But what I did get to do was go to a workshop with Greg Epstein, the Harvard Humanist chaplain, author of Good Without God.  Greg Epstein is a delight, and I say that not just because he's from Michigan and a University of Michigan grad, although that helps.  Greg Epstein is a pioneer of the "New Humanism," which stands in contrast to the "New Atheism."  New Humanism is a positive articulation of what we believe, and Greg Epstein's interpretation of Humanism is very much in keeping with interfaith work, rather than being opposed to all religion, as the New Atheists are. 

As a Humanist Unitarian Universalist, I've said to my own congregation that whatever type of Unitarian Universalist you are, as a faith we are open to new possibilites, we are not dogmatic, and we believe in working with and learning from people with different beliefs than our own.  That goes for our UU Christians, and it goes for our UU Pagans, and it goes for our UU Humanists.  This "New Humanism" is what we, at our best, are and are always becoming.  Unfortunately, of course, we don't always live up to that vision.  And that's why it's great for us to have someone like Greg Epstein articulate it at our General Assembly to a large crowd of UU Humanists. 

Books books books

One of the truly dangerous parts of General Assembly is what is found in one corner of the exhibit hall...  the UUA Bookstore.  I was very very good... the first time I went in.  I walked around and didn't buy anything.  When my ride called and was going to be 45 minutes late picking me up from the convention center, however, I was not so good.  I stuck to only the children's books, but there were too many gems...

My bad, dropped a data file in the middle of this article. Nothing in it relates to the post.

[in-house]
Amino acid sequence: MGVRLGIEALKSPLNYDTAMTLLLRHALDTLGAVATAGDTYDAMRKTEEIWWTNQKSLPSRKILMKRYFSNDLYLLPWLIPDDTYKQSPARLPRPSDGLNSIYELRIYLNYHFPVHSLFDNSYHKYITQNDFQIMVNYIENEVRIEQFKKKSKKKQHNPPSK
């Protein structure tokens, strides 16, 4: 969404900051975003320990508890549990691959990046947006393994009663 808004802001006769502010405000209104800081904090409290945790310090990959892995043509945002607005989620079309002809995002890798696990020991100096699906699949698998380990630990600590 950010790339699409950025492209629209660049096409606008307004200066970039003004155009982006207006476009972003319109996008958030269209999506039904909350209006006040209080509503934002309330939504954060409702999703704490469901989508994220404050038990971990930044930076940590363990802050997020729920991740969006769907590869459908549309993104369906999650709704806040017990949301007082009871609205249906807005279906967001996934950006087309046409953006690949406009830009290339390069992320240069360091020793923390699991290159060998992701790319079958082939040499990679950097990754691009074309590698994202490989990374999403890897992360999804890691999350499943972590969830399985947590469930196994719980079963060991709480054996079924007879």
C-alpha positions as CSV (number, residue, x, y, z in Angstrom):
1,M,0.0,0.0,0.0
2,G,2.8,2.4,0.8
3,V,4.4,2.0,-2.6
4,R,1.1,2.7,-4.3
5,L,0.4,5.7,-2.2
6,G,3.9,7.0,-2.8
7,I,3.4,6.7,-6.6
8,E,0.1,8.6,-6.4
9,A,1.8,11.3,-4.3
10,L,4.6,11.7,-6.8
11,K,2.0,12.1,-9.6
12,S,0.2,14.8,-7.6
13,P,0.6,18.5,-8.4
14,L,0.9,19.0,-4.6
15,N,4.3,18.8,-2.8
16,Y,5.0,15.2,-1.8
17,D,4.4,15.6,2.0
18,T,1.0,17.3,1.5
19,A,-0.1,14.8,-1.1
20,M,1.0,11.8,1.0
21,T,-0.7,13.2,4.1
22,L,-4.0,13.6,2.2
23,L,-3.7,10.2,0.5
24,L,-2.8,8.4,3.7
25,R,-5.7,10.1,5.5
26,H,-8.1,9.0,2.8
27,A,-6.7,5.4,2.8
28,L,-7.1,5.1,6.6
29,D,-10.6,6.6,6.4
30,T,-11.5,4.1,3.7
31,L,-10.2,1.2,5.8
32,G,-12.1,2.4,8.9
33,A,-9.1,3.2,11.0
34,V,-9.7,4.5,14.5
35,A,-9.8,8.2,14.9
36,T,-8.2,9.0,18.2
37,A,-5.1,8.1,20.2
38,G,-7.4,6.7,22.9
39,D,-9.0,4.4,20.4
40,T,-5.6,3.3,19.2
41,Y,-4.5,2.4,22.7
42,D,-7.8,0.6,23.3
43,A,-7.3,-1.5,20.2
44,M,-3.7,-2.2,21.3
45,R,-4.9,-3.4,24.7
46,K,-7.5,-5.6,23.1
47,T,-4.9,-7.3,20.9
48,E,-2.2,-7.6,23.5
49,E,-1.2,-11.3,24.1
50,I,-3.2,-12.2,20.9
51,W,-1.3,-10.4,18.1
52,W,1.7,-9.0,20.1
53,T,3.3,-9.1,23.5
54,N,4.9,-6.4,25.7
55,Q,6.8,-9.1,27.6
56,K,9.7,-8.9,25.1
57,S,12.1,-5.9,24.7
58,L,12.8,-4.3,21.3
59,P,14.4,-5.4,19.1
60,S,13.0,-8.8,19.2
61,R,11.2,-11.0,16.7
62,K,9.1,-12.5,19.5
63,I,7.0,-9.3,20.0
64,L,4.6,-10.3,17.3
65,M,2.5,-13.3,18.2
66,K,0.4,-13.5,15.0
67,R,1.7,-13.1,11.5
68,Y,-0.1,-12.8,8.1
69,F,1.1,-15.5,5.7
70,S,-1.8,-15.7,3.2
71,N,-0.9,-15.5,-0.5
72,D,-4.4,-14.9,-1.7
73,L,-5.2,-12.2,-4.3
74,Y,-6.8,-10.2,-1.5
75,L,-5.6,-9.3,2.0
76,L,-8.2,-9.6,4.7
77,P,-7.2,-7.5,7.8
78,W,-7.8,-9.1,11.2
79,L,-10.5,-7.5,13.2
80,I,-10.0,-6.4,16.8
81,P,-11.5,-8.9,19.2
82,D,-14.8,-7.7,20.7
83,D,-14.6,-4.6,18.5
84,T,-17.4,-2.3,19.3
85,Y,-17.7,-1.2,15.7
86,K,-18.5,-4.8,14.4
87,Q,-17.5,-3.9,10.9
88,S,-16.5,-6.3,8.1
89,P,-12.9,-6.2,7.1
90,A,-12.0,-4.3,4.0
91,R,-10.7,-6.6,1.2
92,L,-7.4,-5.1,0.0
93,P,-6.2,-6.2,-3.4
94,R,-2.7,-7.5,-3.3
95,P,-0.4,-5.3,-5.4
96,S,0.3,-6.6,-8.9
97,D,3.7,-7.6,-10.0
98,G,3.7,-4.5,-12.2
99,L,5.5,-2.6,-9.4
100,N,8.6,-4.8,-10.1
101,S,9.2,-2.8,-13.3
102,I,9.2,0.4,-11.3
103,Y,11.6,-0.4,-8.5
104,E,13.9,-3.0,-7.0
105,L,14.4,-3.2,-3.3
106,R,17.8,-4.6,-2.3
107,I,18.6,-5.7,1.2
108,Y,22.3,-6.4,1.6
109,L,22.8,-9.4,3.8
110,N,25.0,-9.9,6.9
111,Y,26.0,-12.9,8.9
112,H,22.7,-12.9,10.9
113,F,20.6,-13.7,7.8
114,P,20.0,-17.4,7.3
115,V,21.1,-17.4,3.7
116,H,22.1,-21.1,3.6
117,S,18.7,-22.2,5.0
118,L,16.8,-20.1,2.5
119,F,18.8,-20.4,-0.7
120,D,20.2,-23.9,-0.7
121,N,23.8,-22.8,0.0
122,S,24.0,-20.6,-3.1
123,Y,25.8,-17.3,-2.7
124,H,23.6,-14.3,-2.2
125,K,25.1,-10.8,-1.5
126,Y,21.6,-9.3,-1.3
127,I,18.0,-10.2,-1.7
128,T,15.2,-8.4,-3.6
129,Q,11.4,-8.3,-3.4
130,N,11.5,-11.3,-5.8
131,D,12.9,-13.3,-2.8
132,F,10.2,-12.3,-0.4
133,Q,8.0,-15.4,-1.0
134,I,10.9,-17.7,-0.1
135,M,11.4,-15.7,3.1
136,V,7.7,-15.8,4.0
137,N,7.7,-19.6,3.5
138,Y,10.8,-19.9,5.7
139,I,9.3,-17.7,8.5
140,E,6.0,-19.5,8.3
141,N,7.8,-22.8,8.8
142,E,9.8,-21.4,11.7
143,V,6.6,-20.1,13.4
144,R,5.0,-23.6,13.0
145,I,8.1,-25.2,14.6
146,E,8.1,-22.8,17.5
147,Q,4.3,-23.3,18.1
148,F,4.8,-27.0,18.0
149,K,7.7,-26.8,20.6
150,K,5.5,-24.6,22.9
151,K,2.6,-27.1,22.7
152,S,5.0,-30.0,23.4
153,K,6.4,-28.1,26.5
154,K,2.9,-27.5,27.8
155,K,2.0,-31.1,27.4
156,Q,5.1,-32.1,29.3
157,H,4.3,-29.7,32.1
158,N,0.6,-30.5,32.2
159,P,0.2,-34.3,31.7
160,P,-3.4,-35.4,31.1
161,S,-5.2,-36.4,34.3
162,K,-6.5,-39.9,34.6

This looks like it's going to be pretty ordinary, but it beautifully shows all the world's religion's versions of the golden rule.


A prayerful children's book about our earth.
Inside the universe is our planet.  Inside you is your heart.

Yes it is.

And saving the best for last...

Wednesday, June 23, 2010

Blogging from GA: Clergy Sexual Ethics

At the UUMA Annual Meeting this year we voted in a new code of conduct.  It reads:
I will not engage in sexual contact or sexualized behavior with any minor child or unwilling adult.

I will not engage in sexual contact or sexualized behavior in potentially exploitive relationships, including with any person I am counseling, with interns, and with any staff person I supervise directly or indirectly except my spouse or partner.

I will respect the relationships of those to whom I minister, and not engage in sexual contact or sexualized behavior with any married or partnered client or member of the congregation, agency or enterprise I serve, or with the spouse or partner of a client or member of the institution.

If I am married or in a committed partnership I will not engage in sexual contact or sexualized behavior with any person whom I serve professionally except my spouse or partner.

In pursuing any special personal relationship of friendship or romance with a client or member of the congregation, agency or enterprise I serve, I will recognize the potential negative consequences for my ministry and/or the institutional system and I will consider the advice of colleagues.
This is pretty controversial, because there are a lot of compelling reasons why it should be more strict, less ambiguous, about sexual relationships between ministers and members of their congregations.  We all know of ministers who have behaved unethically and people who have been very badly hurt by those unethical actions.  We all know of congregations which have struggled in the wake of clergy ethical misconduct, as well.  The damage that has been done should not be underestimated.